Could too much flexibility become a liability in your workplace? Following the release of Mercer’s 2018 Global Talent Trends Study, our Talent Strategy Leader Ephraim Patrick, sat down with Workplace Info to answer key questions Australian HR Leaders are asking about flexible working.
- Is there such a thing as “too flexible” status? More and more organisations are unpacking what too flexible means to them, moving away from when and where towards how and what. What does flexible mean? What does flexible need to make it work? What type of work is suitable for flexibility? Does the organisation have a positon around it? The employee should be able to work in a way that enables cohesion and high performance.
Yes, you can be too flexible if there is no sense of cohesion or sense of team. IBM famously made all marketing teams come to work in the office for this reason. They killed home work in this area.
HR people are concerned about fairness and fair application of flexible policies.
- What are the main reasons businesses don’t consider flexible work arrangements? Thinking of presenteeism, people are only present if watched. There are general and genuine concerns about application and fairness.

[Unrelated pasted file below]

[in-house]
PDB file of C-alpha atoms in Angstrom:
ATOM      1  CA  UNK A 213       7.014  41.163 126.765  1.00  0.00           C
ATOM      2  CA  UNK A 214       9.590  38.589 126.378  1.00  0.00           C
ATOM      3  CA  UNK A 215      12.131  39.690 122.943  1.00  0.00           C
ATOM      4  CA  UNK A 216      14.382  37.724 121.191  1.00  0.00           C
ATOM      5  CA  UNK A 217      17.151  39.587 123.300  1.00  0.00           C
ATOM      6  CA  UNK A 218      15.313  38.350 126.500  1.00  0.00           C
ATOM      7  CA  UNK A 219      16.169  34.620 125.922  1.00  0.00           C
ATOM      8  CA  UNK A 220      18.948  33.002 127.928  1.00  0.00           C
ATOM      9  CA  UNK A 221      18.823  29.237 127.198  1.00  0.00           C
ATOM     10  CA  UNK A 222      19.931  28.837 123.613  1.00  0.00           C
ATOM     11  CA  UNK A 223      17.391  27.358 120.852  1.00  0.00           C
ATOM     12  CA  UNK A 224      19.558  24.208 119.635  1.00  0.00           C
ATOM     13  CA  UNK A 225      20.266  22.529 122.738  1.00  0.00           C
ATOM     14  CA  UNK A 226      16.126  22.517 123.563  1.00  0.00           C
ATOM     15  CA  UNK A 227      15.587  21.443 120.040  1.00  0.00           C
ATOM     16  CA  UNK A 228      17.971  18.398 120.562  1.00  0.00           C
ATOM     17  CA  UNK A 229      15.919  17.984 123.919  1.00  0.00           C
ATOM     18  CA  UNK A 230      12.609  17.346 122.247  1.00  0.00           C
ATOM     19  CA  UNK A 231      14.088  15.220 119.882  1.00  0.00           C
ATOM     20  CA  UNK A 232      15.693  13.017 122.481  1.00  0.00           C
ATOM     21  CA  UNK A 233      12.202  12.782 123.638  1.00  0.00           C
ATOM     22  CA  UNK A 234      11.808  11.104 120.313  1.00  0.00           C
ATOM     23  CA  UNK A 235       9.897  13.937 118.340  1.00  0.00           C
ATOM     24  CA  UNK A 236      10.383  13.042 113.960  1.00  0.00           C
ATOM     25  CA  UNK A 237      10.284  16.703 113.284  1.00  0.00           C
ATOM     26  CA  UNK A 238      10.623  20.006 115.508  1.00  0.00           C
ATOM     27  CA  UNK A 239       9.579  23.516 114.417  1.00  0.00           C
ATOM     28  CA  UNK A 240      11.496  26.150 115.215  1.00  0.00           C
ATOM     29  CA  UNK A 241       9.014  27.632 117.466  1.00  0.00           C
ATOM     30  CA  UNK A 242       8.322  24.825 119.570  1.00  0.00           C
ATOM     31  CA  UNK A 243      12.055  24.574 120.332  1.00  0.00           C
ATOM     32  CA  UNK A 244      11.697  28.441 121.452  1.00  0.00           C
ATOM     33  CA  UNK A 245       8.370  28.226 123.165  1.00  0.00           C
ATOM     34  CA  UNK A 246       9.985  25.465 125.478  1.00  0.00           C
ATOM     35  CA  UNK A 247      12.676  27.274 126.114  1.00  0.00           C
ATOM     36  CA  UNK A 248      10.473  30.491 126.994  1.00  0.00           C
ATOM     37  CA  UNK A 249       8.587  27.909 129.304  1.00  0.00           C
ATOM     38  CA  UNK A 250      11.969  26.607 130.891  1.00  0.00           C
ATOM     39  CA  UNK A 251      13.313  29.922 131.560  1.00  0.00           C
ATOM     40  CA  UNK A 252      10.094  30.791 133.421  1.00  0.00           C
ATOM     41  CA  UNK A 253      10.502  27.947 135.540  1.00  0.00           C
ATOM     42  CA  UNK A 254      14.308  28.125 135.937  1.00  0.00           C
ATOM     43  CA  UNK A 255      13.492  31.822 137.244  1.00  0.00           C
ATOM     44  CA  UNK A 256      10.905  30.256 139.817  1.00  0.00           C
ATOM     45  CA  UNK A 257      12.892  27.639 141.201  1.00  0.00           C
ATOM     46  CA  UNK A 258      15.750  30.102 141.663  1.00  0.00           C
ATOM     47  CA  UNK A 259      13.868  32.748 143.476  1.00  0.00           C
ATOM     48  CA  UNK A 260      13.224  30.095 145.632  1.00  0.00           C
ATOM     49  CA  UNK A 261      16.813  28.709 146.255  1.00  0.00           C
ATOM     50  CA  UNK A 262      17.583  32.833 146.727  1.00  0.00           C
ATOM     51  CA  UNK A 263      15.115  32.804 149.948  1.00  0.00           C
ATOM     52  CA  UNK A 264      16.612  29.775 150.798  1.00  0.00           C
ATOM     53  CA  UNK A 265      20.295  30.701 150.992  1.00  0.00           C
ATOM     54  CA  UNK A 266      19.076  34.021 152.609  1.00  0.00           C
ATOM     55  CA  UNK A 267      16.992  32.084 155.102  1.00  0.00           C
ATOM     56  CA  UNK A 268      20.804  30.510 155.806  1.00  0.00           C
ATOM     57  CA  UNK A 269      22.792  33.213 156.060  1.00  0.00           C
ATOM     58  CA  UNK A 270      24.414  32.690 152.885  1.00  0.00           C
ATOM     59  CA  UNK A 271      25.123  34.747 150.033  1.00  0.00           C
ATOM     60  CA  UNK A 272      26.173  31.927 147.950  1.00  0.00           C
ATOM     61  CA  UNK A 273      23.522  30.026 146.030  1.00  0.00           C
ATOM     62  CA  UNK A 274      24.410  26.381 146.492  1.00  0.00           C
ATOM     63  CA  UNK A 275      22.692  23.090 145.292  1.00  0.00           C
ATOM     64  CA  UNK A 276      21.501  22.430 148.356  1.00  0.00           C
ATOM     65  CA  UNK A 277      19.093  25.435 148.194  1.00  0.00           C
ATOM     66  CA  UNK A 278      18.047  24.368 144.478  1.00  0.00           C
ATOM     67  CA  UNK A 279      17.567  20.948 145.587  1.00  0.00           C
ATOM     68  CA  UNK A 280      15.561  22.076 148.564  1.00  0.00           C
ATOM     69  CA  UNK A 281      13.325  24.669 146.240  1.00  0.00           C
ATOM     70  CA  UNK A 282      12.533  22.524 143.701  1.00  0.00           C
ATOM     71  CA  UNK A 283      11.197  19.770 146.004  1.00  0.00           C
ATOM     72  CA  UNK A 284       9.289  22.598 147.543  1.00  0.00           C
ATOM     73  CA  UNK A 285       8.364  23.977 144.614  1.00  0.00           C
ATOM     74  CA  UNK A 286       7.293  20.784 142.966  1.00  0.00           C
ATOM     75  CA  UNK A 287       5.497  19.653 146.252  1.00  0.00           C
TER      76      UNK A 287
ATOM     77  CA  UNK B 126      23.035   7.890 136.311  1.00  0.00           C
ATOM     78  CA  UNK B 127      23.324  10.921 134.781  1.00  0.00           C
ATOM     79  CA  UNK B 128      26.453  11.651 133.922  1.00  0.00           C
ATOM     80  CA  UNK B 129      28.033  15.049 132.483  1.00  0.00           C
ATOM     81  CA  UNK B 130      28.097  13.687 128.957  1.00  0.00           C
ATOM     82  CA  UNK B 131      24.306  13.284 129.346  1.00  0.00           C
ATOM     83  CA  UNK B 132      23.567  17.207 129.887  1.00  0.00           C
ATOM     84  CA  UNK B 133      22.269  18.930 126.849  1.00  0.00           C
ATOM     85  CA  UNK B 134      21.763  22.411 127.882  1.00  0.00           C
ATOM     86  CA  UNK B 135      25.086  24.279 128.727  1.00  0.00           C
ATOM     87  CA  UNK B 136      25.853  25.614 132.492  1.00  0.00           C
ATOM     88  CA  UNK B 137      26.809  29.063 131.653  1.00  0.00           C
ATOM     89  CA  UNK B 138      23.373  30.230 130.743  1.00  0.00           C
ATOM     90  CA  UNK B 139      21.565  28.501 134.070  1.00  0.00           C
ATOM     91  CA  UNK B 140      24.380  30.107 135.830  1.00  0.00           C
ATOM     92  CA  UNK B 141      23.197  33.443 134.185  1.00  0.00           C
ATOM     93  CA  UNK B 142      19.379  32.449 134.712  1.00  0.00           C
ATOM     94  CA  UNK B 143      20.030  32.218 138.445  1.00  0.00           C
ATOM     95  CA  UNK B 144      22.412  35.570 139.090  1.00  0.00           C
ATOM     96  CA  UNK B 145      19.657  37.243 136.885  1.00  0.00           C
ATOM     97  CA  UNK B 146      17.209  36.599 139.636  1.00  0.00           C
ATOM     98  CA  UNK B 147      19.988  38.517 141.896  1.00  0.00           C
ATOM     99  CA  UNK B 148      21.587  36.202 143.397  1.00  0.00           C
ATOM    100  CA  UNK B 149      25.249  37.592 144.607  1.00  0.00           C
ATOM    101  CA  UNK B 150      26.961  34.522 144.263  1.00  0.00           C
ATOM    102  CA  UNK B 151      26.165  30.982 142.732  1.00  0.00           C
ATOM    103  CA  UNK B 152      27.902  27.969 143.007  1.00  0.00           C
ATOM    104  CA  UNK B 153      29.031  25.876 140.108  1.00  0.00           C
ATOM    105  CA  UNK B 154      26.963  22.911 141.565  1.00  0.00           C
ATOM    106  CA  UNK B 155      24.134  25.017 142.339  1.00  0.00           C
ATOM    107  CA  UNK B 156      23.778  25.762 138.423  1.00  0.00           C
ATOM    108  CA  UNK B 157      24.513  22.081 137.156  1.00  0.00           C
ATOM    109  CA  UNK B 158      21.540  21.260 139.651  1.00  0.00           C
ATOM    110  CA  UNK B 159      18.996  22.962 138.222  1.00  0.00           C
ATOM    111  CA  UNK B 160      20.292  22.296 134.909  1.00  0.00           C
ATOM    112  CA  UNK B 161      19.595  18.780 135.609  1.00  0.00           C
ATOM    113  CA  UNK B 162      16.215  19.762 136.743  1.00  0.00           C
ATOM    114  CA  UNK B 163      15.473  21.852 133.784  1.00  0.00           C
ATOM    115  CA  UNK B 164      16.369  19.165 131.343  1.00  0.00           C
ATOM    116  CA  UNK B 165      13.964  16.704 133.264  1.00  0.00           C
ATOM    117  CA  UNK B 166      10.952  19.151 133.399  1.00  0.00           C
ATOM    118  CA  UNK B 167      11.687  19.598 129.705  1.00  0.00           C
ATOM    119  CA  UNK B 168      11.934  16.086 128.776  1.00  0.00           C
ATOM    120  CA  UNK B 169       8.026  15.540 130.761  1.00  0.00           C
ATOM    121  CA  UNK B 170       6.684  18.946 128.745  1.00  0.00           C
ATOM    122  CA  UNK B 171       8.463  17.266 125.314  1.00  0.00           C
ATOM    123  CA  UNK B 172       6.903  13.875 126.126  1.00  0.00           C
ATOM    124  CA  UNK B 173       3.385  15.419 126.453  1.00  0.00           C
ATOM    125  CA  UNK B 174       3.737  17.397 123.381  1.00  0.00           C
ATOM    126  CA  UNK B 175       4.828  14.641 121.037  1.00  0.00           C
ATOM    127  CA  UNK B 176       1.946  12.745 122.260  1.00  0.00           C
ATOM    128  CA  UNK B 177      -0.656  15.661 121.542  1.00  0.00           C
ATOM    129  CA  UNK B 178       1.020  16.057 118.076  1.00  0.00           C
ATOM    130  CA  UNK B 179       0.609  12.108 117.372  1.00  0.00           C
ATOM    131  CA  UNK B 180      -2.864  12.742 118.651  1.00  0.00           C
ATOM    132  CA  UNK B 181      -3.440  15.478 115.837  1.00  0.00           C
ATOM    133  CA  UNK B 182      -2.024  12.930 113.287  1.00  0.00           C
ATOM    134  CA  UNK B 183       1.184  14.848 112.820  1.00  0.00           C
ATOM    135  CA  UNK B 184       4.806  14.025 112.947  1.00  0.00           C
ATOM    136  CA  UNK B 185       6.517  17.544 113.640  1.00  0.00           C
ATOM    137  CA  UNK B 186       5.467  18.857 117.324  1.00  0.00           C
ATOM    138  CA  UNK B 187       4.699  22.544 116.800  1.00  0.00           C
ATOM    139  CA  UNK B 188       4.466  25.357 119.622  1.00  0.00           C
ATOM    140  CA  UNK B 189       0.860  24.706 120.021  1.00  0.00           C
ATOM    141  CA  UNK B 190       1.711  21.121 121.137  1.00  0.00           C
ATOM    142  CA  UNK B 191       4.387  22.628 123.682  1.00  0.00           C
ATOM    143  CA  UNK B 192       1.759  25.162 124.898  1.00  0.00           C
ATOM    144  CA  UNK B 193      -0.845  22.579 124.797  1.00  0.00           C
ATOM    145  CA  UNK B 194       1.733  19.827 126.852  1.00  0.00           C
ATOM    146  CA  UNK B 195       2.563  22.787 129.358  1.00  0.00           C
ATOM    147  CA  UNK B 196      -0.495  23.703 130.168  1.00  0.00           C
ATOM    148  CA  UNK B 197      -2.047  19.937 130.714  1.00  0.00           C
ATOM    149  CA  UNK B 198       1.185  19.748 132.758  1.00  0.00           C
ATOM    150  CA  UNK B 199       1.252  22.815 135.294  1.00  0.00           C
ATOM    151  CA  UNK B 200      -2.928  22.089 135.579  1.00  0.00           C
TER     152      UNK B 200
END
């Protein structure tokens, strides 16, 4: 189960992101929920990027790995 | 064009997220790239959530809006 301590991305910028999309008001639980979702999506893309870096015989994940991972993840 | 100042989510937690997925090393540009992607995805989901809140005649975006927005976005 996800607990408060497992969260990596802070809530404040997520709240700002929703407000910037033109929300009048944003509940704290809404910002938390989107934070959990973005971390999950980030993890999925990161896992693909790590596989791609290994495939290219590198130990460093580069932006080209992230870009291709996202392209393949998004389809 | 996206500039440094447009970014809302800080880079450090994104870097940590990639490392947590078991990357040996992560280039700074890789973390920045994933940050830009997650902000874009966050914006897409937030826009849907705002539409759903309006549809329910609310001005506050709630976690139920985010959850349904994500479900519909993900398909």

- Do you think part of the challenge we have with Australian business leaders is that many people still think of work in terms of either full-time or part-time hours, rather than role outcomes? There are trends around adaptive working. It’s all about that. It’s about unpacking flexibility.
- In industries such as health, aged care or community services, offering employees permanent flexible conditions is limited due to the type of position prevalent in these industries. What alternative benefits can employers offer? Are flexible conditions applicable in these industries? It’s the wrong assumption. Maybe you can’t at the moment because technology systems can be archaic. But there is a lot of money going into technology. There are also options for flexibility, although I know it is very difficult. I would challenge the assumption of the question. Given it’s a low-paid environment, maybe give additional work arrangements to the workers. The pressure in such industries will not abate so there’s a need to innovate and think around the issue. It also requires empathy.
- Are traditional notions of employment classification becoming redundant? I don’t think so, although there is a big movement against it around the world. If you are, as an individual, pitching against a global pool of talent, then it is a race to the bottom. But it’s a more nuanced approach than that. There will be protected areas in national economies. And some organisations won’t shift to a wholly outsourced, casual or gig model as they have corporate social responsibilities.
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This article was originally published on Workplace Info by Amber Jacobs.